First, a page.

Contract farming is emerging as an important form of vertical coordination in the agrifood supply chain in India, and its socioeconomic consequences are attracting considerable attention in public policy debates. This study is an empirical assessment of the costs and benefits of contract farming in milk using information generated through field surveys in the western state of Rajasthan. Contract farming is found to be more profitable than independent production. Its major benefits come from a reduction in marketing and transaction costs, which are otherwise much higher in the open markets. Contract farming also contributes toward improving milk yield and reducing production costs, albeit not significantly. Dairy producers also benefit from provision of services and technical advice by integrators/firms who secure milk supplies from farmers through contract. The benefits of contract farming vary by scale of operation. Economies of scale are also important determinants of competitiveness, in which large farms (both contract and independent) have lower per unit cost due to buying of inputs in bulk and greater access to markets. Smallholders, on the other hand, derive significant benefits from a reduction in marketing and transaction costs due to their participation in contract farming.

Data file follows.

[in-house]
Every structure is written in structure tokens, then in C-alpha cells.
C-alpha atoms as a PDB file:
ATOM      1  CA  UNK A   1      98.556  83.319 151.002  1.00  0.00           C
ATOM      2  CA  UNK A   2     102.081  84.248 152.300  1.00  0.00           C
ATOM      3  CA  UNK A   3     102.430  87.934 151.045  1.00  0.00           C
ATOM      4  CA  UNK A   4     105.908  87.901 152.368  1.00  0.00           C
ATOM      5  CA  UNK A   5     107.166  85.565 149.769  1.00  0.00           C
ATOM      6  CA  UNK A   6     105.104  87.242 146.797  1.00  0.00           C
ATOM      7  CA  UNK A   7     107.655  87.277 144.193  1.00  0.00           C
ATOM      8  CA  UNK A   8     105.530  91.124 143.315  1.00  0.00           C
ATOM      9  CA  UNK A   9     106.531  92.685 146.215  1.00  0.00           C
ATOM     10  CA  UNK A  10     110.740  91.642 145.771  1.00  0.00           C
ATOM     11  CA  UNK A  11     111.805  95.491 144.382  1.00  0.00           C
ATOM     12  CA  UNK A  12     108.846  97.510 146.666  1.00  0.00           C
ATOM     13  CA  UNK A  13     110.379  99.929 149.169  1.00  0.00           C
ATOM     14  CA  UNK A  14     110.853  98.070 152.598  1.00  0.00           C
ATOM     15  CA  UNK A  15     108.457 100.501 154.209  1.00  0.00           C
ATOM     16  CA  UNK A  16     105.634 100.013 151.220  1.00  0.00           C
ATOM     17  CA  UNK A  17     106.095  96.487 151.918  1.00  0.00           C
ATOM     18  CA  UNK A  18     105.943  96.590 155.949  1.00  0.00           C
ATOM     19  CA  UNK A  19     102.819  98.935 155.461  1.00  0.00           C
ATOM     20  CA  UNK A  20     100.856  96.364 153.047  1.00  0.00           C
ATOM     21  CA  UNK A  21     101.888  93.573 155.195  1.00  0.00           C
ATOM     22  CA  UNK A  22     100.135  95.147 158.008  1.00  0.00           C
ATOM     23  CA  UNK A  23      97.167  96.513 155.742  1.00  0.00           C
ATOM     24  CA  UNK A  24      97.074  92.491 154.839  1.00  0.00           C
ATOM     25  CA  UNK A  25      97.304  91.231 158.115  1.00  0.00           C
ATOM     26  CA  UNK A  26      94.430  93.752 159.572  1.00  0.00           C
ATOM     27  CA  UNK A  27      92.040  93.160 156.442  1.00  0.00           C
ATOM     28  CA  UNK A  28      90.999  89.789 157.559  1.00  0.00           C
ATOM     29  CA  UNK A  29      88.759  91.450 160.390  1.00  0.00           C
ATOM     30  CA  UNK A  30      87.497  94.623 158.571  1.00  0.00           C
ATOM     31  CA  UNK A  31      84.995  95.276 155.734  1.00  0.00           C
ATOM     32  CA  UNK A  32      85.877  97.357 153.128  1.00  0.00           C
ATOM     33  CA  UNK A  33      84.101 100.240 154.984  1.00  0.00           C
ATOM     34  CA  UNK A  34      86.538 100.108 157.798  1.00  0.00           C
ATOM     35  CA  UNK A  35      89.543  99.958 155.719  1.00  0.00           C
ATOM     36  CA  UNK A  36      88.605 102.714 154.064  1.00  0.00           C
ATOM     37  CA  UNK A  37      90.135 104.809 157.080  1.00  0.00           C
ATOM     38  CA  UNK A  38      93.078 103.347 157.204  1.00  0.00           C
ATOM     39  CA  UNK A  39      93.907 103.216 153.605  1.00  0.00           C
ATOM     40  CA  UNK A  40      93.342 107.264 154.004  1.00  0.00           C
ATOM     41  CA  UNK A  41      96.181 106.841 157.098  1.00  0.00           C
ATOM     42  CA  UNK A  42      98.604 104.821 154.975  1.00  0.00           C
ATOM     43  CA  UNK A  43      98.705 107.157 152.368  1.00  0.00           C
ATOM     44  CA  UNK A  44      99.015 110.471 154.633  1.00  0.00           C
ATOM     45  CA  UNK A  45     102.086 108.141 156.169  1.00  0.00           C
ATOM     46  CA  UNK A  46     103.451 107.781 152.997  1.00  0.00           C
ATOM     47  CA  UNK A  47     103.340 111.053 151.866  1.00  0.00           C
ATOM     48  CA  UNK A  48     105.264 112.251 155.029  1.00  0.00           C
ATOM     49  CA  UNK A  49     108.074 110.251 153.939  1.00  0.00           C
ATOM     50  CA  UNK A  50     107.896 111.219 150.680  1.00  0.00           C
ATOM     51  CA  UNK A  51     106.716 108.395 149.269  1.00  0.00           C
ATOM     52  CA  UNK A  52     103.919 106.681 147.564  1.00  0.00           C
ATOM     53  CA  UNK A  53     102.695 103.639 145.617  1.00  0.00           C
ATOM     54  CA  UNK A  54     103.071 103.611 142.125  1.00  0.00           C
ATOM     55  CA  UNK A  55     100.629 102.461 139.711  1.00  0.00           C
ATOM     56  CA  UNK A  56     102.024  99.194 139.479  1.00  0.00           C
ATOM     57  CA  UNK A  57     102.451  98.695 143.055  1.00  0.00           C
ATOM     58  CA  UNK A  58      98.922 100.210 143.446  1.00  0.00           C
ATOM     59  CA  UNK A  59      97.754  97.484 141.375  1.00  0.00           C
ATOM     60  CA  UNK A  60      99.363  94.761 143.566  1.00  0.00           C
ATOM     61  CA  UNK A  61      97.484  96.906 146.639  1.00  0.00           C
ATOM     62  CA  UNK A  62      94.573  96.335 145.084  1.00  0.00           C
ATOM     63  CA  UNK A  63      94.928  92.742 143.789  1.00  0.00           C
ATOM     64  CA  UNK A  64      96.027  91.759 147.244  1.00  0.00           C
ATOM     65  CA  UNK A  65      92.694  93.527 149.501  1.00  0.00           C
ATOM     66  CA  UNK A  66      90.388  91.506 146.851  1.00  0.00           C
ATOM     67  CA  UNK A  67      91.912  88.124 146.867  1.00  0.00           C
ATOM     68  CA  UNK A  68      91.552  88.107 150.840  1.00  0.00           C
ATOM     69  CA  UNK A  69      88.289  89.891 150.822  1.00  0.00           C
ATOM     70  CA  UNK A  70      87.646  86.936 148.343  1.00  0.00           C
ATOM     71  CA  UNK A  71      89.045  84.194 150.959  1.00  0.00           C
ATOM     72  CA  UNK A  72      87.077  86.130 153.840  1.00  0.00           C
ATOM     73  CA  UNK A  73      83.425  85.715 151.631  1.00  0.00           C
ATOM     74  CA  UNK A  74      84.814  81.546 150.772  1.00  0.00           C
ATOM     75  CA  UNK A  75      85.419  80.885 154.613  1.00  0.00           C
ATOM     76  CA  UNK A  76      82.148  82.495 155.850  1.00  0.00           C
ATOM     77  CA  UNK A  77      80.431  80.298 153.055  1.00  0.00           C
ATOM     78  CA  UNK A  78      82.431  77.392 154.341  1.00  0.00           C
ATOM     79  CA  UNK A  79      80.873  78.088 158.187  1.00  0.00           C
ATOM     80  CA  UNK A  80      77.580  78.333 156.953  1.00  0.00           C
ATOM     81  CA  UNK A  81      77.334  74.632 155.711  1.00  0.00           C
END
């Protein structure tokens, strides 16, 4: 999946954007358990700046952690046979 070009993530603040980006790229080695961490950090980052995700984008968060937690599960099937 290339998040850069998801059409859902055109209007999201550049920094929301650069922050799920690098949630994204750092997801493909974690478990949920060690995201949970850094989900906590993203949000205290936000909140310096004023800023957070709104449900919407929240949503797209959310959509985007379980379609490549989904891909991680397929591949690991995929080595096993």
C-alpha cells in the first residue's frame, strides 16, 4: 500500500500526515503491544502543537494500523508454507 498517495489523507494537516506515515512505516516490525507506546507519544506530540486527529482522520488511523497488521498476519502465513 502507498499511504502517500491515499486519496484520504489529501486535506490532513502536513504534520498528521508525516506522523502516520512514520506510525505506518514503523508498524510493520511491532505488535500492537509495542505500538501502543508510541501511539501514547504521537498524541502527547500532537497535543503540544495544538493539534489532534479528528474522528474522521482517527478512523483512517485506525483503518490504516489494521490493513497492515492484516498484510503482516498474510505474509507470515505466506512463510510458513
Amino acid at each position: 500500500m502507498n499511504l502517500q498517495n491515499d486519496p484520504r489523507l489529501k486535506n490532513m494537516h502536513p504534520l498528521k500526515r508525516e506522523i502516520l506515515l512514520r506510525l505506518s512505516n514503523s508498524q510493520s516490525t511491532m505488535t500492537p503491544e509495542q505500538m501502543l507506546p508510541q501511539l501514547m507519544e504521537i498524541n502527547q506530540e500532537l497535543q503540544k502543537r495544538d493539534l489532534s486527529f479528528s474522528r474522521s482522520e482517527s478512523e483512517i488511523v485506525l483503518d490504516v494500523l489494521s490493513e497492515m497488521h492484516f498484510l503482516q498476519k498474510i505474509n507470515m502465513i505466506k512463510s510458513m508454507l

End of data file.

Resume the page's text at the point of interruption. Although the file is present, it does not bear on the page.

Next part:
A case study of smallholder dairying in India
International Food Policy Research Institute (IFPRI)